Terry Parker's book Golden Hours identifies one of the subjects of the work (the girl at far right) as a local called Ivy, who had three siblings also named for flowers: Rose, Lily, and (Sweet) William. The dog at right was named Spot, and was owned by the artist's wife's cousin, Lily Coccioletti. The oldest girl was named Queenie and she carries the artist's beloved daughter Marjorie. This use of local friends and family members for his models was typical of the artist, and lends the works their considerable personal charm. The whole scene epitomizes healthy activity and fun. The beautiful dresses and the well-appointed room inform the viewer that these children are of a privileged background and have few worldly cares.
Though he started his career as an animal painter, Elsley soon expanded his repertoire to include tender portraits that combined children with animals. Indeed, his portrayal of animals as sentient beings who relate to children elevated them to a place of pride in the family, as opposed to their more accepted role as working or hunting animals. Elsley was very enthusiastic about these subjects, for which he quickly became famous. He was quoted in the December 1904 London Magazine saying: "Why shouldn't I join together children and dogs?" The interviewer further noted Elsley's passionate approach to his subjects: "[Elsley] has an intense love for children. He has often been heard to say it would be impossible to paint children if the artist did not love them" (Parker, p. 14).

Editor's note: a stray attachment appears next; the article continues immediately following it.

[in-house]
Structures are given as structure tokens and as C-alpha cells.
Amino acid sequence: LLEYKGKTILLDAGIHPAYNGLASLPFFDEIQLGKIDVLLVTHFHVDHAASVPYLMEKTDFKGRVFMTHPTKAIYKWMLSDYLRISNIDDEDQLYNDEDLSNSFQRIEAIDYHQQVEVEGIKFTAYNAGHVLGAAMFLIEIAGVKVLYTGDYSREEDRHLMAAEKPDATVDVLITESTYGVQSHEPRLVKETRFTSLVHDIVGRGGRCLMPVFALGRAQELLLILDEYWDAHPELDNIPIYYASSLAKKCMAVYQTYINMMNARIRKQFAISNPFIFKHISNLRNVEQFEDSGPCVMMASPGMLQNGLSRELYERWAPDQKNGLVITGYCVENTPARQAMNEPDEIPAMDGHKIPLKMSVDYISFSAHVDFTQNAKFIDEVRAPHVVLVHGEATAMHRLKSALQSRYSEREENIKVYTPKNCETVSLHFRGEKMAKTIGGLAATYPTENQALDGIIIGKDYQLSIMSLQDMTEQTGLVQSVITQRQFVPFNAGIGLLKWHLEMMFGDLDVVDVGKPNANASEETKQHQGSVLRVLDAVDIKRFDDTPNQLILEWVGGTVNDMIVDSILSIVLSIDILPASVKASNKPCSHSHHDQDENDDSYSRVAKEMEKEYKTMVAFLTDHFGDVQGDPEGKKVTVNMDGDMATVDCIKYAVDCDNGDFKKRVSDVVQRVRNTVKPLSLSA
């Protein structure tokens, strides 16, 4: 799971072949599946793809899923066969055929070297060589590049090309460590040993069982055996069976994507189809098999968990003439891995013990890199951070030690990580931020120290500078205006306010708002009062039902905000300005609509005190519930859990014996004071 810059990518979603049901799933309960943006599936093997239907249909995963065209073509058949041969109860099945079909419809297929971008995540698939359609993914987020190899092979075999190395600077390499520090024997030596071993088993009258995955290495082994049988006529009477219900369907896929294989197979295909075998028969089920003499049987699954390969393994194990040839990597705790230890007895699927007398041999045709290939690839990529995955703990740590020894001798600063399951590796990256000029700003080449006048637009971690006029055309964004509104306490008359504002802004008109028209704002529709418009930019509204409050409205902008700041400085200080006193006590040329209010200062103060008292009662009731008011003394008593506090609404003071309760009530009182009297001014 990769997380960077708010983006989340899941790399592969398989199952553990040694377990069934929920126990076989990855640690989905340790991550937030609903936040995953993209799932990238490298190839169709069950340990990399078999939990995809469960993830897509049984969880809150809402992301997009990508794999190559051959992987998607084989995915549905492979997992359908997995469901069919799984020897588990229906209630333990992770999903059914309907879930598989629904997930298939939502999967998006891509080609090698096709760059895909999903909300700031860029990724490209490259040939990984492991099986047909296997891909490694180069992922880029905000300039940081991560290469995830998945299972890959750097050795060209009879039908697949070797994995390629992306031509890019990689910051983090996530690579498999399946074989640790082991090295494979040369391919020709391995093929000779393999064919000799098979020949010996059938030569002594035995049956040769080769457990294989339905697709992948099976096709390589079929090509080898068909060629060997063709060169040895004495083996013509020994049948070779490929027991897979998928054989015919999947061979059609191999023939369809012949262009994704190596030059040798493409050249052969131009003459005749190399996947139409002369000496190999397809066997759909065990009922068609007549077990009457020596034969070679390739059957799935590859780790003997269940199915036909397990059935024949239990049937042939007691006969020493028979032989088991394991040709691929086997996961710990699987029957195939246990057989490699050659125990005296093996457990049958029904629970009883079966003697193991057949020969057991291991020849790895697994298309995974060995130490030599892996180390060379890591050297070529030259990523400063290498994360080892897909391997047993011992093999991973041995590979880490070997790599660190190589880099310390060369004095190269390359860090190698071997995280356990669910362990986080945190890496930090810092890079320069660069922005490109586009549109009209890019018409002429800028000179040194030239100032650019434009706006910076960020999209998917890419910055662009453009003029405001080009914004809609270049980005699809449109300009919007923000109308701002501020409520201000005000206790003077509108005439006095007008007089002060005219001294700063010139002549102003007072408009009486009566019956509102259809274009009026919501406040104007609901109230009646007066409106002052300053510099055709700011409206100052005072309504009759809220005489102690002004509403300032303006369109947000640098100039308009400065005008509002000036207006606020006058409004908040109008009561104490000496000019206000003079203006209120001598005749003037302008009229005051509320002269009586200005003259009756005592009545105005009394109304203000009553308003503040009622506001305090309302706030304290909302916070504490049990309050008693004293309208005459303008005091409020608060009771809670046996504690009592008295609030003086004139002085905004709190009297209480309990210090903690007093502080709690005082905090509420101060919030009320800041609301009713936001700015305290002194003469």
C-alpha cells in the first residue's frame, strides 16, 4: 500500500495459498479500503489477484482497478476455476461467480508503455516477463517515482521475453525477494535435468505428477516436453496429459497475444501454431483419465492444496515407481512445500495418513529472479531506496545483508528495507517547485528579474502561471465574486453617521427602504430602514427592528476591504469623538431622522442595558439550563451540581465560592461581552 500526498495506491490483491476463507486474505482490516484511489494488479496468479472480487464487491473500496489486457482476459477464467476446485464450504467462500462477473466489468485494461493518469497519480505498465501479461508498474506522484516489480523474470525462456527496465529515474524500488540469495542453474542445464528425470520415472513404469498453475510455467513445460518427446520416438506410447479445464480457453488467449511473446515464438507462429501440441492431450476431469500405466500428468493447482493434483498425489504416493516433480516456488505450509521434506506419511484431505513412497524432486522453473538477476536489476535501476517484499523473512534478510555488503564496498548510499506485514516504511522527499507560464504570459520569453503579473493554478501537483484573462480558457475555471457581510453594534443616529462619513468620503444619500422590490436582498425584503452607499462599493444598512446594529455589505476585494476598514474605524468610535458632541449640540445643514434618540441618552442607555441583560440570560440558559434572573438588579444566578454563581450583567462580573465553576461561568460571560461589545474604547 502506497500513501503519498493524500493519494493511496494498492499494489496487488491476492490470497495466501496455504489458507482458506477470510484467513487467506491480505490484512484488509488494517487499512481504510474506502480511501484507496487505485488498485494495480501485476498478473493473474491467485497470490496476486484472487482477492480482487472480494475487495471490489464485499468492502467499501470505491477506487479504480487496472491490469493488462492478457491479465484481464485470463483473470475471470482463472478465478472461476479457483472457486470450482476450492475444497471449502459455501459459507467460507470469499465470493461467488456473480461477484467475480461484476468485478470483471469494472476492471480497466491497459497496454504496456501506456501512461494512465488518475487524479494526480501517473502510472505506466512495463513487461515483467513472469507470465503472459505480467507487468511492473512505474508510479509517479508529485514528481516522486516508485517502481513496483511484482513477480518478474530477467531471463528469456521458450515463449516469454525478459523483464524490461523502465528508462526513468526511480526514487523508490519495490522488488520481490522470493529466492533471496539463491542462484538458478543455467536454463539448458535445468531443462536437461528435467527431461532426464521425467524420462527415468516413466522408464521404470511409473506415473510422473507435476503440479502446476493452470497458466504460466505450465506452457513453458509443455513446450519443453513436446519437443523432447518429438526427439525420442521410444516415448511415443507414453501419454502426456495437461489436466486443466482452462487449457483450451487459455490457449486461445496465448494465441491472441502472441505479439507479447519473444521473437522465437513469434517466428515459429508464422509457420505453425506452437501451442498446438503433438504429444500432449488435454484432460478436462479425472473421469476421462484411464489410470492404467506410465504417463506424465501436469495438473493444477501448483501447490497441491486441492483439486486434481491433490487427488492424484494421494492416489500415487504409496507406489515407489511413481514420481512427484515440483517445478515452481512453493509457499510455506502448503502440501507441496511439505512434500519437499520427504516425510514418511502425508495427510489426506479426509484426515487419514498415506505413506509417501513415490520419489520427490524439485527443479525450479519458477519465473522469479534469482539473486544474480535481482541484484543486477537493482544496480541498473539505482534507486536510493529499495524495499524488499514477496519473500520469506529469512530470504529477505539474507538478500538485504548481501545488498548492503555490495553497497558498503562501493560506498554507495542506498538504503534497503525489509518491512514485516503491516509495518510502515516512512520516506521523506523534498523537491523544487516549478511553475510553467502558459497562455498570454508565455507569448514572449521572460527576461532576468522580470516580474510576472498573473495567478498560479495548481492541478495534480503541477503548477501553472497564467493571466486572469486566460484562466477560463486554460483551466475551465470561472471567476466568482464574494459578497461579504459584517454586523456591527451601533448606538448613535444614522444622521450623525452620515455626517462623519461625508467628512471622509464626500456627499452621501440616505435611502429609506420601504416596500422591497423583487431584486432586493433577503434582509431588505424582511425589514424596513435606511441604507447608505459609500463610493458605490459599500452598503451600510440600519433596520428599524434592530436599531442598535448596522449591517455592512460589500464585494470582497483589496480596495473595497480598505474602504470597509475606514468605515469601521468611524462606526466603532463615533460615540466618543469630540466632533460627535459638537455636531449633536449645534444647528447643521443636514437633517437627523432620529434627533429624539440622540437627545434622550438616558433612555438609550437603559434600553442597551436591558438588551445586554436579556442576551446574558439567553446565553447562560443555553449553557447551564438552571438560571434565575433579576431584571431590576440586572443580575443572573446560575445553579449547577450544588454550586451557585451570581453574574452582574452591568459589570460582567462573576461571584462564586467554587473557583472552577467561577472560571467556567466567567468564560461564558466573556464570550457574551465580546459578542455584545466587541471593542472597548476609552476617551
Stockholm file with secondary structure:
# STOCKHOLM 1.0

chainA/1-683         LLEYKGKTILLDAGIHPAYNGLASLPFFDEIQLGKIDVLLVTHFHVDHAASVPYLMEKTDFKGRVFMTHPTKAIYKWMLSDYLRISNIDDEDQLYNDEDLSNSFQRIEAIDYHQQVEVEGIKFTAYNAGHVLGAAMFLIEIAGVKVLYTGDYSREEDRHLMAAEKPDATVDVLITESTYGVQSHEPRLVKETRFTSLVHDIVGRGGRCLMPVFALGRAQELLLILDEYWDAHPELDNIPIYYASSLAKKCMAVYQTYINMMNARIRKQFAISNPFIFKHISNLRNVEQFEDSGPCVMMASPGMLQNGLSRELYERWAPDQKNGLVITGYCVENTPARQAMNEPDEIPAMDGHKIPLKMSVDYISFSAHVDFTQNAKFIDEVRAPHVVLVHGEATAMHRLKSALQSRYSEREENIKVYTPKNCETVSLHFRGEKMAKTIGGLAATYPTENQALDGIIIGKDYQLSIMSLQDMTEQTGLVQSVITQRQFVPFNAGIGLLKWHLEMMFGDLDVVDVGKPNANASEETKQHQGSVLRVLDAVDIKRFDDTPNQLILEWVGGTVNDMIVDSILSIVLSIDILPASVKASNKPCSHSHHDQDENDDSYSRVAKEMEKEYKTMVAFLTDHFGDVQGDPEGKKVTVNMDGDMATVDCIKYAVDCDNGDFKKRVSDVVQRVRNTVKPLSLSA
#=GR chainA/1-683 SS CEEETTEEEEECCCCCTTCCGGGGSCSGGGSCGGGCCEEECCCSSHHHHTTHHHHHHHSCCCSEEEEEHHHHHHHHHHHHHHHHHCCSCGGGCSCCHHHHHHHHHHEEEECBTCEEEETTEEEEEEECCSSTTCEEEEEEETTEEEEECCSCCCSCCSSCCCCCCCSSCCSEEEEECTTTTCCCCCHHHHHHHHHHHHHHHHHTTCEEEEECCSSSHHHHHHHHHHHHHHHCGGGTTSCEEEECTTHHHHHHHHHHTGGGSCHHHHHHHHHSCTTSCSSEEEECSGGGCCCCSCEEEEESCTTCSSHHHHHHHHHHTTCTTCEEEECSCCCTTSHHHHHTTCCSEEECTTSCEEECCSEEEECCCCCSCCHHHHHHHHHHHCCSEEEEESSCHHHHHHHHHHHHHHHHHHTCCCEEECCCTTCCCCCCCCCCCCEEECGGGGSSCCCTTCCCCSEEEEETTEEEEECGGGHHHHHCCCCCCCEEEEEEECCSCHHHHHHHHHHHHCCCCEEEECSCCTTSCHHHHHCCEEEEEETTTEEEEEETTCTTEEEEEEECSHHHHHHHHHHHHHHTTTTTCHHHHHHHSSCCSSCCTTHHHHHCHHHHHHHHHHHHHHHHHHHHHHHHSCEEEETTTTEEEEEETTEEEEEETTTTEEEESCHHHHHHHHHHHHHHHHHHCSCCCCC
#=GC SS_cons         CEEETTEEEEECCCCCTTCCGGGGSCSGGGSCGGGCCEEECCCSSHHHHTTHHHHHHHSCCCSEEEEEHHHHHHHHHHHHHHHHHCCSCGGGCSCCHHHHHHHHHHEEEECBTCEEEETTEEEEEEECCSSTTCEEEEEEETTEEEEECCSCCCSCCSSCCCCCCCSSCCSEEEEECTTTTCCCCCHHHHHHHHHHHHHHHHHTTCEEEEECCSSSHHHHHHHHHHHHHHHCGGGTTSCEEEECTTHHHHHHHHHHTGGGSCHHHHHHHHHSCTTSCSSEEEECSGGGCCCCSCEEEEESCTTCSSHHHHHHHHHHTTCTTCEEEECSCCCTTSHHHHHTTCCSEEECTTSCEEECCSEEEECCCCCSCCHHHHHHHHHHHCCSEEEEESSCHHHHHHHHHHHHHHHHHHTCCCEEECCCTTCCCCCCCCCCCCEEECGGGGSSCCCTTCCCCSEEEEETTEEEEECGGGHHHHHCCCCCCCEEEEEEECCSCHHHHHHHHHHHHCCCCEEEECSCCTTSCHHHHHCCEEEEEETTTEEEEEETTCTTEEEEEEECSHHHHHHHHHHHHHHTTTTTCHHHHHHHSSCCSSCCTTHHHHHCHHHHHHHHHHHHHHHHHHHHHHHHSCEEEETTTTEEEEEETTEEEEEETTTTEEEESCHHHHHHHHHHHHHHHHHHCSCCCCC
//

Elsley's paintings and prints were appreciated by a public hungry for images of happiness and domesticity in a time of great change for England as it entered the Industrial age and prepared for the onslaught of war.